We've patiently waited for Comet 67P/Churyumov-Gerasimenko to grow bright enough to see in amateur telescopes. That time has finally arrived. Here's how to spot it before dawn. We've waited a long time for this. Looked at hundreds of close-up photos of Comet 67P/Churyumov-Gerasimenko taken by the Rosetta spacecraft since it arrived at the comet a year ago...
Comet C/2014 Q1 PanSTARRS has been skirting the northern horizon since mid-June. Now it's ready to dip Down Under, where it may be visible with the naked eye in evening twilight.
Participate in a world-wide campaign to observe and photograph Comet 67P/C-G as it approaches and recedes from the Sun with Rosetta in tow. Your observations matter.
The new Comet Lovejoy, C/2014 Q2, should brighten from 5th to 4th magnitude from late December through January as it climbs into excellent viewing position for the Northern Hemisphere, high in the dark winter sky.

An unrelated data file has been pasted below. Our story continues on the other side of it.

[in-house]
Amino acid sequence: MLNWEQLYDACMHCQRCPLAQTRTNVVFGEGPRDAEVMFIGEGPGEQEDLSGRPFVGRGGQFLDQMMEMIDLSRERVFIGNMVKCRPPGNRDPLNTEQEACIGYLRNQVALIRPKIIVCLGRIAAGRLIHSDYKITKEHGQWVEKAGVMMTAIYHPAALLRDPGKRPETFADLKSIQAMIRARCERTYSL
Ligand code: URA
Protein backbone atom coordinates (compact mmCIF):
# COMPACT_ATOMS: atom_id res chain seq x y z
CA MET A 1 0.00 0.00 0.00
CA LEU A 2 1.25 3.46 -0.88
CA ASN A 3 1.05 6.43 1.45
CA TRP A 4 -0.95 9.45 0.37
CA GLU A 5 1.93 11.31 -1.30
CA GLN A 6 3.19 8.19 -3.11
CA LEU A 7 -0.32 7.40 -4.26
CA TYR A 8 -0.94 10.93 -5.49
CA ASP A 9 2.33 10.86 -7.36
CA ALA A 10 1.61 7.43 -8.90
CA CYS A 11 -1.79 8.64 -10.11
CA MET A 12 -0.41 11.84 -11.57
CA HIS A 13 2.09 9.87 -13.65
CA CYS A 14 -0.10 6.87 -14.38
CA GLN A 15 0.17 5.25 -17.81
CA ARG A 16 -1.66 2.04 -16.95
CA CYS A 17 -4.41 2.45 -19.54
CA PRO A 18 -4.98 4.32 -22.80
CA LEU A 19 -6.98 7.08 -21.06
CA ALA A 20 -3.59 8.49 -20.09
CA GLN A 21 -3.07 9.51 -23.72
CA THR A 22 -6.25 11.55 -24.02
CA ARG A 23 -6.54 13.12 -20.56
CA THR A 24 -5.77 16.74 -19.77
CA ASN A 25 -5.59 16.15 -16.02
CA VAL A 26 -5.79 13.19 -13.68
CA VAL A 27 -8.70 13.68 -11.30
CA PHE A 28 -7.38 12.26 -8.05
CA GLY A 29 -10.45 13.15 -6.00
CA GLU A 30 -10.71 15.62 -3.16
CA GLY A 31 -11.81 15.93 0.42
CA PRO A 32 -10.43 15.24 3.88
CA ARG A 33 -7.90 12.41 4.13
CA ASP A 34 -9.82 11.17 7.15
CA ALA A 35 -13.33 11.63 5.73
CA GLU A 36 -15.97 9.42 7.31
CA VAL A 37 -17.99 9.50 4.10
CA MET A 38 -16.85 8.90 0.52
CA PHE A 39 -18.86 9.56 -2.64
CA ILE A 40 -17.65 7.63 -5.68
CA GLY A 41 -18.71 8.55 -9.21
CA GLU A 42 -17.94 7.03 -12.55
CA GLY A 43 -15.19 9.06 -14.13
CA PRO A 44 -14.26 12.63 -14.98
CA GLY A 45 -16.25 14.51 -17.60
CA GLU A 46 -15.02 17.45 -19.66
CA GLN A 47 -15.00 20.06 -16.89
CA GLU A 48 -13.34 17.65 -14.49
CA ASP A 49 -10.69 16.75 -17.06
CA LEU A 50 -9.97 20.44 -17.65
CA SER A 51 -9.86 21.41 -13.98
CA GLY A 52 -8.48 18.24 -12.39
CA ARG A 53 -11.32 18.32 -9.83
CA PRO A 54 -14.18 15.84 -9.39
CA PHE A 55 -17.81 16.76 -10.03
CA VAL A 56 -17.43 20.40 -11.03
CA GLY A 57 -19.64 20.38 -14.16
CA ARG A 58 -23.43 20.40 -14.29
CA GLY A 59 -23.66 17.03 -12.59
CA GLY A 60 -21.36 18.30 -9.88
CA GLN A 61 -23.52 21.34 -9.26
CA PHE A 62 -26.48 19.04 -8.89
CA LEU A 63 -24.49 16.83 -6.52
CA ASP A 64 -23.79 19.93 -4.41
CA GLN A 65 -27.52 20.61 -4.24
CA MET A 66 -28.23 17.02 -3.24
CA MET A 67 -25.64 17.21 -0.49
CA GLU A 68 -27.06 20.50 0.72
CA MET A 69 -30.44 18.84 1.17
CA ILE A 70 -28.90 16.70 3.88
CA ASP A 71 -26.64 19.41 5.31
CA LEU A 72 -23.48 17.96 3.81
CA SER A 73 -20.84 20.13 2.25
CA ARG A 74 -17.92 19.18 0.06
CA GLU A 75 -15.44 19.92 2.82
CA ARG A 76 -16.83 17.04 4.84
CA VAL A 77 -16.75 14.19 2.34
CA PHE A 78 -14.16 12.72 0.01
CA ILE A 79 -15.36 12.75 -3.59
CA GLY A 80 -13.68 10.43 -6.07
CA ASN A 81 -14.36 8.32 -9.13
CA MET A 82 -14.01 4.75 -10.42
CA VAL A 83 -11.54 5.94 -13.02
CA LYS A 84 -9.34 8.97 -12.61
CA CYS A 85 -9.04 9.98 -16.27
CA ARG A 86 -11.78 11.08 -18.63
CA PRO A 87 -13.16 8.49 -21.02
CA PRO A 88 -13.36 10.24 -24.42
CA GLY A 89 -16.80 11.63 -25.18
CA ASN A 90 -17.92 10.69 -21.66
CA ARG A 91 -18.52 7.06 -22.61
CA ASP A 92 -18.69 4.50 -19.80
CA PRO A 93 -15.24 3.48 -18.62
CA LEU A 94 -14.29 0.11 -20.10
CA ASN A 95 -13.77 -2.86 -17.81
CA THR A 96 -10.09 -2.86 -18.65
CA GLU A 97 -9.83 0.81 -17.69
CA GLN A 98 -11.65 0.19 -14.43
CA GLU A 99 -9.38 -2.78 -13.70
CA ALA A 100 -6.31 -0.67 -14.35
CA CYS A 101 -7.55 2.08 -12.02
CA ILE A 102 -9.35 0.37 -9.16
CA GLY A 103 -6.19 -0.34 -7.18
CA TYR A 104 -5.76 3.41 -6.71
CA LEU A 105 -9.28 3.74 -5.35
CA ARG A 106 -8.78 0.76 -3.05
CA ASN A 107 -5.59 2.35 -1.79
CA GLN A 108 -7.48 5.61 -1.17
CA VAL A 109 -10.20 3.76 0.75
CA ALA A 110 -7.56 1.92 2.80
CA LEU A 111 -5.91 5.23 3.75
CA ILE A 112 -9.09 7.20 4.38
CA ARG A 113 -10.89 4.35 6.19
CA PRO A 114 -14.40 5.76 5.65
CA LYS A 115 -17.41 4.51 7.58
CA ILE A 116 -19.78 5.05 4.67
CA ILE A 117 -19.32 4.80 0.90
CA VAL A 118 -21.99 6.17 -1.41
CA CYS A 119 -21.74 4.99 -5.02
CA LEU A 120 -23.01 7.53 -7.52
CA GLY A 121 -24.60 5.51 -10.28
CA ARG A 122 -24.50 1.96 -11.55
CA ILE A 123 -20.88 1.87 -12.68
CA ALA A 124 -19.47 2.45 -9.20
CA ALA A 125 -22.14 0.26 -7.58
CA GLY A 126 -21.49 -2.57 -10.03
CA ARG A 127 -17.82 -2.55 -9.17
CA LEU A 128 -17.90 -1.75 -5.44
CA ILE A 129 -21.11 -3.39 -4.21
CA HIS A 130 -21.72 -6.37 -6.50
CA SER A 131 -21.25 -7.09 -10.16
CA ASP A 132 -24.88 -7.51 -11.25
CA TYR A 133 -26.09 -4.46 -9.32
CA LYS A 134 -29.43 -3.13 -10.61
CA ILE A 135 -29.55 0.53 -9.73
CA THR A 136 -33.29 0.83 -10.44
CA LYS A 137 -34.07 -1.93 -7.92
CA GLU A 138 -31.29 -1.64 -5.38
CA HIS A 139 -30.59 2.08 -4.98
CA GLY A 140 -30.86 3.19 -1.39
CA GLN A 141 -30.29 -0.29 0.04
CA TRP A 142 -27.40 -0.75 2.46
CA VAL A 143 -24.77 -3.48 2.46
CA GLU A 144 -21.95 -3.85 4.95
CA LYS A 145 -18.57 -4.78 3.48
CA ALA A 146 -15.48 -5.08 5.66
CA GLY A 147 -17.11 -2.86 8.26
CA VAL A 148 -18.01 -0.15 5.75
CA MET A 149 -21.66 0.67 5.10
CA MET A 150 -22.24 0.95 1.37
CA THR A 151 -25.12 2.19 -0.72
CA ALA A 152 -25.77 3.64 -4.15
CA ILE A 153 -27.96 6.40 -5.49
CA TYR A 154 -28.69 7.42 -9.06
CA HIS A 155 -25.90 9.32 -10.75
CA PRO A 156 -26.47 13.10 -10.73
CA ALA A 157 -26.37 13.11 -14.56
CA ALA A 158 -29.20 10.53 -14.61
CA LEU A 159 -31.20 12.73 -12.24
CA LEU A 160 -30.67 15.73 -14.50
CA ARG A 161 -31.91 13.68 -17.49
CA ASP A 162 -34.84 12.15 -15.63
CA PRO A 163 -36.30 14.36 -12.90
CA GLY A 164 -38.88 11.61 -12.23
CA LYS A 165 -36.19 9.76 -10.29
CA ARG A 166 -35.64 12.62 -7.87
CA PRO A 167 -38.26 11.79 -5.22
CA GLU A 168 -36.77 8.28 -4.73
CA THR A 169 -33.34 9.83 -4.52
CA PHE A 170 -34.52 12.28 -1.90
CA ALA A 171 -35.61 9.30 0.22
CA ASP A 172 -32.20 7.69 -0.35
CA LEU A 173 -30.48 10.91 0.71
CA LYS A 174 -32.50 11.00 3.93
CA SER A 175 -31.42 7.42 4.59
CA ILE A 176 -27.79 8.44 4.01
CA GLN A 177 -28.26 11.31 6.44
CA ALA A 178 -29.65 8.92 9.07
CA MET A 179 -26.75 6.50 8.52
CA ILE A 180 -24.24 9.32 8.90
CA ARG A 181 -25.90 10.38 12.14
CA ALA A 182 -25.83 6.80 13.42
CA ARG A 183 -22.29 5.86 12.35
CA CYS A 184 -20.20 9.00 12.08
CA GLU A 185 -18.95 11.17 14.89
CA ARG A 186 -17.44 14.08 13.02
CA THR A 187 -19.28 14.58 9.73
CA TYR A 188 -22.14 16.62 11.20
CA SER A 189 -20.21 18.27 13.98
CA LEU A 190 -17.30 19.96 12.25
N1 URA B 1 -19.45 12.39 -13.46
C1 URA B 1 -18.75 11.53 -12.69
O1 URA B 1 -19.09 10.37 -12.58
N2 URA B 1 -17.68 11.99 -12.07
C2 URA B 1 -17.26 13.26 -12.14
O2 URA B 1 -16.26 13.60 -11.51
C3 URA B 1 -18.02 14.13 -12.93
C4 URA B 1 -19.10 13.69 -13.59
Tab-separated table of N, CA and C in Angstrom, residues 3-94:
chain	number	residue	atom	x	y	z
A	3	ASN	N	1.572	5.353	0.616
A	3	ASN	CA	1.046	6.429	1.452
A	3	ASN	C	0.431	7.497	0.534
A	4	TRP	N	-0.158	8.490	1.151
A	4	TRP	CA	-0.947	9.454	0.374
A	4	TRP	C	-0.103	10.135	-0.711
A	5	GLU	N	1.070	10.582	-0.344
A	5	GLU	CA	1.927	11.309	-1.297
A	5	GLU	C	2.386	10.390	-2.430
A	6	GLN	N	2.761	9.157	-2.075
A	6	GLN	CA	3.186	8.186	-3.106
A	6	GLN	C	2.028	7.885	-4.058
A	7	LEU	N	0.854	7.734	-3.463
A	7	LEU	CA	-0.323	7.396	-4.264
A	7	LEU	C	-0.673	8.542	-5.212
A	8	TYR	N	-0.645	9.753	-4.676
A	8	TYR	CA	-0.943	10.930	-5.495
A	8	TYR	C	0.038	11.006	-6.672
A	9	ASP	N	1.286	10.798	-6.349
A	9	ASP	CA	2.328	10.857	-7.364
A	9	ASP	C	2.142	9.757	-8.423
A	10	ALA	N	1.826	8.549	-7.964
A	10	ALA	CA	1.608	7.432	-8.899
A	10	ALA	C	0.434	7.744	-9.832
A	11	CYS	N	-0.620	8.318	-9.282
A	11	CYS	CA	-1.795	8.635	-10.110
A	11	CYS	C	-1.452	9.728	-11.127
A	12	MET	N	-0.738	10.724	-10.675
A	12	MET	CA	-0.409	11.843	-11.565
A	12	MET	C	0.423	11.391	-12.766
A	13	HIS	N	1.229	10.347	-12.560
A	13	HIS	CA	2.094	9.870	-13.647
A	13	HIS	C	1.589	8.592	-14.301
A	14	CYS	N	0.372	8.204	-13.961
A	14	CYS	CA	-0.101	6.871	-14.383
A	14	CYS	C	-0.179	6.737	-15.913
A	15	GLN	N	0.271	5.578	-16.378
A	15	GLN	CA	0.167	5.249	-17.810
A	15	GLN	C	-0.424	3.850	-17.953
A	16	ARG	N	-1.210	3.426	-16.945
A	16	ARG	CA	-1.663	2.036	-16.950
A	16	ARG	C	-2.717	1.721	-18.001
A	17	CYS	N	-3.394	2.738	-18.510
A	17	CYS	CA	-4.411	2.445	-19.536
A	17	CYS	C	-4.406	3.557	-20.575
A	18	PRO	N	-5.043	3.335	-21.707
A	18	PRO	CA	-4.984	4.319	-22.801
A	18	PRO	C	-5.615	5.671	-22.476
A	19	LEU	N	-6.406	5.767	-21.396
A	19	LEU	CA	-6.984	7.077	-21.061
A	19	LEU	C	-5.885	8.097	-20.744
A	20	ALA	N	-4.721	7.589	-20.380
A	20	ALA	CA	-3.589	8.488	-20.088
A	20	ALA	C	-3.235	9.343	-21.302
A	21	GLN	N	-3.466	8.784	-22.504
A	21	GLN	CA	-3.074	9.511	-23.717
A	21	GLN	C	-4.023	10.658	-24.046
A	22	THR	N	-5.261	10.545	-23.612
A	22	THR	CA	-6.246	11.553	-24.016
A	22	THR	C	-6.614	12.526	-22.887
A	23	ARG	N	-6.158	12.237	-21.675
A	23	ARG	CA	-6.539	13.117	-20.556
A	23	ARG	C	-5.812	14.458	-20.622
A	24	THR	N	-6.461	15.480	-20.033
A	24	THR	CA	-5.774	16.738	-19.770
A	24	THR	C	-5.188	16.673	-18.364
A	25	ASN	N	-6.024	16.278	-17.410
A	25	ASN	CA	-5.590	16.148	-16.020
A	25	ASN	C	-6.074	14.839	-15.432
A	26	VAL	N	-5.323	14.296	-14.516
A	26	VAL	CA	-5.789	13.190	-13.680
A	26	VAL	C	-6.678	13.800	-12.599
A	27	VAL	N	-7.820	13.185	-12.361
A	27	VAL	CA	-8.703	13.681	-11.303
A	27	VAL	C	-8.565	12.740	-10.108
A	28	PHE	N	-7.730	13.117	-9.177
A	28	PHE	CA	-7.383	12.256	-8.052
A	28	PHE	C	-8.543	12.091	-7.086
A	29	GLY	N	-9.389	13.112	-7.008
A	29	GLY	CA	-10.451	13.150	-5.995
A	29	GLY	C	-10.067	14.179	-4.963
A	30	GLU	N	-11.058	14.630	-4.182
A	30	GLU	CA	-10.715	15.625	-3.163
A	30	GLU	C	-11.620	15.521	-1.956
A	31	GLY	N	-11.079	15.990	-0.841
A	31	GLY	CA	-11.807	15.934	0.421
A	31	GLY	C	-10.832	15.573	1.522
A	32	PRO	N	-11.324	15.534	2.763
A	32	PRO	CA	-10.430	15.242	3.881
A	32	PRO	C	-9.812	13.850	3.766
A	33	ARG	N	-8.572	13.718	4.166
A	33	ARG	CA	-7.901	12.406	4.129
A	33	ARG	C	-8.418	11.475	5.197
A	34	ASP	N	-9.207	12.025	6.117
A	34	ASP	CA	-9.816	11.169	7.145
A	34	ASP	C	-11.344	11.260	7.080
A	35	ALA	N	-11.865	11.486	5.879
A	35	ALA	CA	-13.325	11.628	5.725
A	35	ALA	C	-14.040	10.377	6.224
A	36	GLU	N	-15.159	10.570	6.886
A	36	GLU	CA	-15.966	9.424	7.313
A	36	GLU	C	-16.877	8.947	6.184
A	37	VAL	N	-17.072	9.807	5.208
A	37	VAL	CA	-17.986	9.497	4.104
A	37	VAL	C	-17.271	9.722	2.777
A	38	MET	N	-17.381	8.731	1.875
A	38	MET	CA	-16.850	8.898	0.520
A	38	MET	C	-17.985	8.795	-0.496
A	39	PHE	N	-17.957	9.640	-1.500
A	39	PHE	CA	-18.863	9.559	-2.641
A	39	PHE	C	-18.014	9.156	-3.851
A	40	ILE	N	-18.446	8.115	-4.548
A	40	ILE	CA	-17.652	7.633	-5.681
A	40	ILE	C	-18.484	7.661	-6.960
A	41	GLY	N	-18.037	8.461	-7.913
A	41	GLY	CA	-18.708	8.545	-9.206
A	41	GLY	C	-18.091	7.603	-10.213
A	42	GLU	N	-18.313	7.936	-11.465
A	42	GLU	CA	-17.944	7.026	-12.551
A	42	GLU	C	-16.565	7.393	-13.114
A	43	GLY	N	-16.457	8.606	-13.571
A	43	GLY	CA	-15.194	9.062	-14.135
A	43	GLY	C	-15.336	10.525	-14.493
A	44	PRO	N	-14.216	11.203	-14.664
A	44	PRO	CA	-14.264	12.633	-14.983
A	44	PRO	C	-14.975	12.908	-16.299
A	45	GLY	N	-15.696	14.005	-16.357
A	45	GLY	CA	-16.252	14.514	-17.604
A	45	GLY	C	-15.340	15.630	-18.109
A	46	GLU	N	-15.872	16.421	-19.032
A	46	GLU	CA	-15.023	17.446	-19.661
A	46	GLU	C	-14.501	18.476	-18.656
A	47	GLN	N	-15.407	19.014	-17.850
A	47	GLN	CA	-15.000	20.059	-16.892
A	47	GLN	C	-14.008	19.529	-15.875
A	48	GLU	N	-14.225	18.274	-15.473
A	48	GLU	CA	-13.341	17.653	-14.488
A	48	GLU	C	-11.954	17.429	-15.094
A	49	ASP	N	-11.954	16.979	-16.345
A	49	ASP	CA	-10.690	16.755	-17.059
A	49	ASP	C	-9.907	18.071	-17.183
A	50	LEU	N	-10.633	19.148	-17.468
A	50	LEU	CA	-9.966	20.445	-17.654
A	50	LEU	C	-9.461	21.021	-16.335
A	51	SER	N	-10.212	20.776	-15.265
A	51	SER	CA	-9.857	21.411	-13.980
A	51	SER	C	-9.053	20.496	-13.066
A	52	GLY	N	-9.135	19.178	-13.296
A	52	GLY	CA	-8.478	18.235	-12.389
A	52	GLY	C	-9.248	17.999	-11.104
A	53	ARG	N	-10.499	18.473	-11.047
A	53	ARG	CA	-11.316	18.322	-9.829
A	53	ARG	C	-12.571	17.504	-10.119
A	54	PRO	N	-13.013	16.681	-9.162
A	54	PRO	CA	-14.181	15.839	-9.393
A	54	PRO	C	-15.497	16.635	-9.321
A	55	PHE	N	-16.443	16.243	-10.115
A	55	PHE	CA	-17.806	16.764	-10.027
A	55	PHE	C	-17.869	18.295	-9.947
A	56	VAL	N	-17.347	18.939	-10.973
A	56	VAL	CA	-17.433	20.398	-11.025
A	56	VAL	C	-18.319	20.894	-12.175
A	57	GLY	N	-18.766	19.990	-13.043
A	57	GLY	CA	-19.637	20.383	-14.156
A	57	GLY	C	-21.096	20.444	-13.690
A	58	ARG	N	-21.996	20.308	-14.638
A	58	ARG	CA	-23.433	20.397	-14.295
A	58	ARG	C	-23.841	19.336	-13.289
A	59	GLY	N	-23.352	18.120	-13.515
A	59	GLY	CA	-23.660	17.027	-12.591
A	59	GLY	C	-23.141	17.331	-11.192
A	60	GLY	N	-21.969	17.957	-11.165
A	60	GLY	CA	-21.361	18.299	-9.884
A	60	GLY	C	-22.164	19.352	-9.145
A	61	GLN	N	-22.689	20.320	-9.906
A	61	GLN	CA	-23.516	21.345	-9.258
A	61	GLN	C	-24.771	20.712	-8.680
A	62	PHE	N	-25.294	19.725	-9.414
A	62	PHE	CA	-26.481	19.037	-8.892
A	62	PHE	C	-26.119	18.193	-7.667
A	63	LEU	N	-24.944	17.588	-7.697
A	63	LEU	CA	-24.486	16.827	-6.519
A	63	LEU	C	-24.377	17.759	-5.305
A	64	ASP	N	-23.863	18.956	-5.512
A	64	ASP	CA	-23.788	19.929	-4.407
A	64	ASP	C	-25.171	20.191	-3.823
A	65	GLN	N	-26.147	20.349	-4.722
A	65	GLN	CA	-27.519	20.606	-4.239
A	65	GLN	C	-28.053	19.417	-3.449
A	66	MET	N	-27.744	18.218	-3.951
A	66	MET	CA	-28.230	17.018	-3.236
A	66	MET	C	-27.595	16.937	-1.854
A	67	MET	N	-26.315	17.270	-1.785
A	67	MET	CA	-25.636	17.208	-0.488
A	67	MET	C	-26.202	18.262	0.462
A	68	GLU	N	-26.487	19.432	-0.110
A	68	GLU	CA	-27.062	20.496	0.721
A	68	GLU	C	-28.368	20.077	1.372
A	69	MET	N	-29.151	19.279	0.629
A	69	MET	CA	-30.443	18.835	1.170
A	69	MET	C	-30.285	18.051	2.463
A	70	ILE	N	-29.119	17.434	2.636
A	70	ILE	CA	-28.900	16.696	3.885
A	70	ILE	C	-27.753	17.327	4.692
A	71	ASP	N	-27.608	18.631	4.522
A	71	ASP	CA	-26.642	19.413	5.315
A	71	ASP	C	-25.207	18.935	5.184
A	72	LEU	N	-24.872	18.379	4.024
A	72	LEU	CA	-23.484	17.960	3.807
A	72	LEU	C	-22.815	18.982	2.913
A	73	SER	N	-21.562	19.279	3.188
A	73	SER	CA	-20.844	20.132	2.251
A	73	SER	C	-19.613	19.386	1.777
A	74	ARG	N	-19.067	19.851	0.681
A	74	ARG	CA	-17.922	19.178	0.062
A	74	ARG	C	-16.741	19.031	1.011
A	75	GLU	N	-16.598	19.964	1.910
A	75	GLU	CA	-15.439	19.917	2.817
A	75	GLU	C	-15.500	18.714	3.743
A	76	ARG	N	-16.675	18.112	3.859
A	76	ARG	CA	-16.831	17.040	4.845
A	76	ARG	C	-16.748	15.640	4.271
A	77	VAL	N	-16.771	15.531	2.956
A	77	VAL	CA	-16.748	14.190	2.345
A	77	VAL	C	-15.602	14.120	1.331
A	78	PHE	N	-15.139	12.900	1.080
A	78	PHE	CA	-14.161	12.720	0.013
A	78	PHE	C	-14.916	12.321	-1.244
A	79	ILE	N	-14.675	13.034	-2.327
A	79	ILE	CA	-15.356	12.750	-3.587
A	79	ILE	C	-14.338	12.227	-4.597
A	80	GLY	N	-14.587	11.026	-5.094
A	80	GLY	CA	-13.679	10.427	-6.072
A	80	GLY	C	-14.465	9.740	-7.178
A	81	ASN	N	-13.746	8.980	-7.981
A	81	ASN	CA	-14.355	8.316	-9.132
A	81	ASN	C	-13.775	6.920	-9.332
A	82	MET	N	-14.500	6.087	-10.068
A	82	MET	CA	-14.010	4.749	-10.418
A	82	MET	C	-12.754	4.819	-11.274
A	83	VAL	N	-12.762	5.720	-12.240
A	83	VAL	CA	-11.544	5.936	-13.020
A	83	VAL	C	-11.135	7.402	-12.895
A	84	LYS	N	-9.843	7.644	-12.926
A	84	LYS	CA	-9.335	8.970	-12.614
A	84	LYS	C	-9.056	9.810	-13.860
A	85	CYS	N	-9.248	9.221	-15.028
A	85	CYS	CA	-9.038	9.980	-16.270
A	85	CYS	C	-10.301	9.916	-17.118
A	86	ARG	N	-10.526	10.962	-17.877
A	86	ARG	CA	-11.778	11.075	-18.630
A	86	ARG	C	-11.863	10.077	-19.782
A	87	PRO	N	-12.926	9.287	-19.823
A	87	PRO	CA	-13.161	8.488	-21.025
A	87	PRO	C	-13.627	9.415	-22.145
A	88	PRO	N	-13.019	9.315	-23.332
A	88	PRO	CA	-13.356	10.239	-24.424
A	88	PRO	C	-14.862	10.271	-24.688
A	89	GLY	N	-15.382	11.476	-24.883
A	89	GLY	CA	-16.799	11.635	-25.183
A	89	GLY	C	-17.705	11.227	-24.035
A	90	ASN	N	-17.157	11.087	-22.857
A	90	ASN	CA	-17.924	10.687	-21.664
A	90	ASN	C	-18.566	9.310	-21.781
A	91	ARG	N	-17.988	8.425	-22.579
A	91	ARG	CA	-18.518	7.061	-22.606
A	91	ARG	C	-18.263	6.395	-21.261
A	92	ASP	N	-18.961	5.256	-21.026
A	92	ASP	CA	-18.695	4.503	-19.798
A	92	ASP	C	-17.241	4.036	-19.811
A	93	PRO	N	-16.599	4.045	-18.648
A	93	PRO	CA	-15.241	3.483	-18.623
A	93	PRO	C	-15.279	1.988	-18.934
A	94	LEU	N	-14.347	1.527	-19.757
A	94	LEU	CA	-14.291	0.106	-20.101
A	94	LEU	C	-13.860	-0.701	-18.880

A new Comet Lovejoy, C/2014 Q2, is heading our way. It may brighten to 5th magnitude from late December through much of January as it climbs into excellent viewing position for the Northern Hemisphere, high in the dark winter sky.
Thanks to a generous bequest, each year amateur astronomers earn a beautiful plaque and a cash prize for discovering one or more comets.
So you think you’ve found a comet? Here are some steps to follow in verifying your find.
Comets are notorious for not following predictions, but even judging the magnitude of a bright comet that's right in front of you is not straightforward.
Although large, bright comets are infrequent visitors to our skies, faint comets appear on a regular basis. Here are some observing hints that will make your comet-watching more enjoyable.
Ever wonder how somebody actually finds a comet, and what happens when he does? Here's one astronomer's story.